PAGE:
Barbie Mania Hits Malaysia

This Barbie doll has no body, only her head.

Someone pilfered the smiling blonde noggin from a Mattel factory, slipped it to a hairdresser, who, in turn, bestowed it upon Elizabeth Chrisostom.

The 41-year-old Malaysian has spent the past year hunting for her Barbie’s missing torso—scouring factory production lines, pawing through obscure toy shops and consulting Barbie fanatics nationwide.

“She has an unusually small hole for her neck, it was just mystifying. I will do anything, anything, to help my Barbie get back her body,” she lamented.

Like many other Malaysians, Chrisostom has become a hardcore Barbie devotee, amassing more than 150 dolls since 1997.

Barbie Seen As Glamour Queen Conceived as an American Girl icon in 1959, Barbie Millicent Roberts-her full name-went on to become popular around the world.

Placed head to toe, the total production of Barbie dolls, family members and boyfriend Ken would circle the earth more than seven times.

Barbie has represented 45 nationalities, and there are currently three Malaysian Barbies in production.

Heads of state attending the 1998 Asia-Pacific Economic Cooperation forum in Kuala Lumpur were each handed an exclusively tailored Malaysian doll.

“Barbie’s so glamorous,” gushed Goh Siu Lin, a lawyer with a collection of 40 dolls. “Most Malaysian live a ho-hum lifestyle, working day in, day out. But once you buy Barbie, you are drawn into her world of designer clothes and haute couture glamour.

Putting Malaysia in Barbie Map The variety of Barbie dolls available in Malaysia was limited until the ’80s, when Mattel set up production plants here, sparking a Barbie boom in this predominantly Muslim nation.

Mattel has since relocated its factories to Indonesia, where production costs are lower.

Chrisostom recently brought her disembodied doll to the official launch of the Millennium Barbie Collectors Club. Joylynn Chong, the club’s president, formed the group after bumping into a few serious Barbie collectors this year.

“We want to put ourselves on the map,” said Chong, who owns 200 dolls. “We want others to know that Malaysians no longer live in coconut trees. As Barbie collectors, we can prove to the world that Malaysians have the ability to collect and fully appreciate Barbie.”

Special Dolls The club’s two dozen members are planning workshops on how to clean the doll, design her clothes, restore vintage Barbies and repair split ends. They’ve even produced their own limited edition doll, The Millennium Barbie. Lawyer Azmi Mustapa, the doll’s dress designer, said he used an olive-skinned doll to represent Malaysia’s multi-ethnic society. Her silver satin gown, stitched from 13 pieces of cloth, denote the nation’s 13 states.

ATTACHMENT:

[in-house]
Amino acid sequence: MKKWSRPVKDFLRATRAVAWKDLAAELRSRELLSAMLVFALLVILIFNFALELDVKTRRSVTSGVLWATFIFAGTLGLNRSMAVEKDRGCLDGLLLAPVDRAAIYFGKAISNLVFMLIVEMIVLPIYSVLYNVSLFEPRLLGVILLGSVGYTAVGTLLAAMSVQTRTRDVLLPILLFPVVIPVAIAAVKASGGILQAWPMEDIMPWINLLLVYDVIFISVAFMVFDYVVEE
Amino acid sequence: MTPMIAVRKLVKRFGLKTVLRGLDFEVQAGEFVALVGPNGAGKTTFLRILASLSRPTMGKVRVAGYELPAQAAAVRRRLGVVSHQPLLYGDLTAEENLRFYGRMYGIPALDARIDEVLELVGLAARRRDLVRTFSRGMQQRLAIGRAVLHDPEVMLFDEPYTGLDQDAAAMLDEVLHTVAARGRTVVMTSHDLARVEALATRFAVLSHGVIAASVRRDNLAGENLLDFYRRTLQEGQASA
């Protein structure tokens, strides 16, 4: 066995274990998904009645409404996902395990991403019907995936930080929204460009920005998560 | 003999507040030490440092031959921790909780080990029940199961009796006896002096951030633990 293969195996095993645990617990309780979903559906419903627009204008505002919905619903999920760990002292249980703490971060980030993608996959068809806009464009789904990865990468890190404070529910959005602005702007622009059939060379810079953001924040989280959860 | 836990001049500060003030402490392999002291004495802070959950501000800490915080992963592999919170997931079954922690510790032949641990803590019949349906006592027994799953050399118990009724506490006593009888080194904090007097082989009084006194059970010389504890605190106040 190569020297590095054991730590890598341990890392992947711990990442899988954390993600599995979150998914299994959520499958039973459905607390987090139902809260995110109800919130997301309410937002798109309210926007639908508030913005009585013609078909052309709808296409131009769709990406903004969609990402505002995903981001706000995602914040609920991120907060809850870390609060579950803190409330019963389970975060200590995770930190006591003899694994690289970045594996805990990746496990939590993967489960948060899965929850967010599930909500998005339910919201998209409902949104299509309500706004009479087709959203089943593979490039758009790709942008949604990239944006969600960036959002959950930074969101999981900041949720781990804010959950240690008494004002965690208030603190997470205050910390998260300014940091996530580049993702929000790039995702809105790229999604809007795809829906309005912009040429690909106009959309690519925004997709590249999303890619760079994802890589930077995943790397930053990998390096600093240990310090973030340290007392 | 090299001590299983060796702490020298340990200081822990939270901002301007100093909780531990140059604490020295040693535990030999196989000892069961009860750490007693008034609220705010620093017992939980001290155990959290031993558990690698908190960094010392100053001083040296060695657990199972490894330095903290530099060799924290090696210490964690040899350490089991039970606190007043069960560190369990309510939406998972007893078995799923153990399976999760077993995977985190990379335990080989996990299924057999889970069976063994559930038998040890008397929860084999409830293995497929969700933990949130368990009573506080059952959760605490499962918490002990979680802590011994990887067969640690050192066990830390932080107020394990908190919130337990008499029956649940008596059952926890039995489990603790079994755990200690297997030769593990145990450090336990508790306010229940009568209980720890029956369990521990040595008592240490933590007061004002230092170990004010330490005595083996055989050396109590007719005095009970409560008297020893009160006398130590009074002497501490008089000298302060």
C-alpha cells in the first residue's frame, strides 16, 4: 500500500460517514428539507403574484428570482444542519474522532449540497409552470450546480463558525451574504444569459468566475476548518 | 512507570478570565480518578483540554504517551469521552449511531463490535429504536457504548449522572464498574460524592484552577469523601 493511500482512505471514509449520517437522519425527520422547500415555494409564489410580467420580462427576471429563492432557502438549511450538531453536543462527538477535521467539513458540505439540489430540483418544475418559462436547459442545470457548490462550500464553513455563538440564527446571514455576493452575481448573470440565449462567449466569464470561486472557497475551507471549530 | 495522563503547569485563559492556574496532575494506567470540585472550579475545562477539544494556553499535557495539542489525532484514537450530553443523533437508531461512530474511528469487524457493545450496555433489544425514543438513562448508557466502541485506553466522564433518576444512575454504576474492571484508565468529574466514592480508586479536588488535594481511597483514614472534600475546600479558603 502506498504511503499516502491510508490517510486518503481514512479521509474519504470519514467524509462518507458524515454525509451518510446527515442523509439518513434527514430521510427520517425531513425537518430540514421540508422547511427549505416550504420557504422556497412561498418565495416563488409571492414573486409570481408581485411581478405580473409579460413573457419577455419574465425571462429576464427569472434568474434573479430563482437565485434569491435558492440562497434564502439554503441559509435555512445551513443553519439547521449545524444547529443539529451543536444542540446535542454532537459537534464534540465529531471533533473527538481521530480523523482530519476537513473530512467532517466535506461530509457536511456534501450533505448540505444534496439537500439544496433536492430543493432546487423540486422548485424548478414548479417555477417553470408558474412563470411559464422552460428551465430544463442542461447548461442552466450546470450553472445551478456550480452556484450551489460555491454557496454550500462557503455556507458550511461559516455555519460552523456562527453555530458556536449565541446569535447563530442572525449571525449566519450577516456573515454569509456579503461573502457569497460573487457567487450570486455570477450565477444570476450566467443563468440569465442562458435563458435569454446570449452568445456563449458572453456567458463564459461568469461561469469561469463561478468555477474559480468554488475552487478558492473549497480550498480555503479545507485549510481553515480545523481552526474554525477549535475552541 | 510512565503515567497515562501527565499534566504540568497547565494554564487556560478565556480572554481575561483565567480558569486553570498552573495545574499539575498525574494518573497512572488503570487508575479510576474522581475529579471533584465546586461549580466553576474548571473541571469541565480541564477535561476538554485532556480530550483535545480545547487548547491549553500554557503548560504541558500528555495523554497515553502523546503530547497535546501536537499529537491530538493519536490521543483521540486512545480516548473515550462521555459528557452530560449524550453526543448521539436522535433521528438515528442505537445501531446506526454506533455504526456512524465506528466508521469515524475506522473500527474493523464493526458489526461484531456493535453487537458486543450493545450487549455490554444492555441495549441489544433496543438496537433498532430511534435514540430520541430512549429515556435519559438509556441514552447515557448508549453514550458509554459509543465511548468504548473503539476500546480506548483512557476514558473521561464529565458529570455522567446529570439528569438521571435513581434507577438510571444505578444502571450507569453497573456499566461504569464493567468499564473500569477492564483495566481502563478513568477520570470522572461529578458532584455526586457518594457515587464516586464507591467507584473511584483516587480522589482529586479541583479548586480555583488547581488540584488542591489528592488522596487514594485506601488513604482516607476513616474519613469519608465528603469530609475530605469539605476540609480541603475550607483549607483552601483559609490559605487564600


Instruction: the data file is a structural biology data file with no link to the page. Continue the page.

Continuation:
“Barbie is the perfect doll for me to try out new designs,” said Azmi, who owns his own legal firm-and 30 Barbies, for whom he has designed 100 outfits. “I enjoy making nice dresses for her. I adore her beauty.”

During Chrisostom’s search for her doll’s body, she discovered that etched into her Barbie’s plastic skull, beneath the closely cropped blond hair, were four digits: 1958.

“I was completely perplexed,” Chrisostom said. “This means my doll was made one year before Mattel’s official launch in America.”

She consulted Mattel officials, who indicated that her doll’s bob hairstyle from the American Girl series appeared consistent with vintage Barbies made in the early 60s. They were, however, equally stumped by the date. Chrisostom has speculated that her doll could be a preproduction model.

“In that case, she could be truly unique, which would make her very, very valuable,” Chrisostom said. Well-preserved vintage Barbies, made between 1959 and 1967, are worth thousands of dollars.

“Or it might turn out that she’s not worth a cent,” Chrisostom added. “No matter what, I adore her just the same.”

For The Love of Barbie By day, Chrisostom is a researcher for an English-language newspaper, poring through advertising rates and revenue figures. Friends who call her home get this message on her answering machine: “Ken and I are busy. So please call us later.”

After her day job, she returns to her dolls, some of whom wear designs by Vera Wang, Christian Dior, Bob Mackie and Todd Oldham. Her dolls also pose as Posh Spice, the Statue of Liberty and Detective Scully of the X-Files.

“I’m a confirmed Barbieholic,” she said. “I never have money to eat, but I have enough to buy clothes and shoes for my dolls. My friends and family say I’m mad.”

Once, she bought 36 pairs of Barbie shoes during a warehouse sale. “I grabbed the shoes before four little girls could get their hands on them,” she said.

Chrisostom, who sleeps with her dolls, hopes to set up a Barbie museum.

“People who think that Barbie collectors have gone cuckoo are ignorant,” said Chrisostom, who is single. “If they’re married, they can have their kids and husbands. As for me, I have my Barbies.”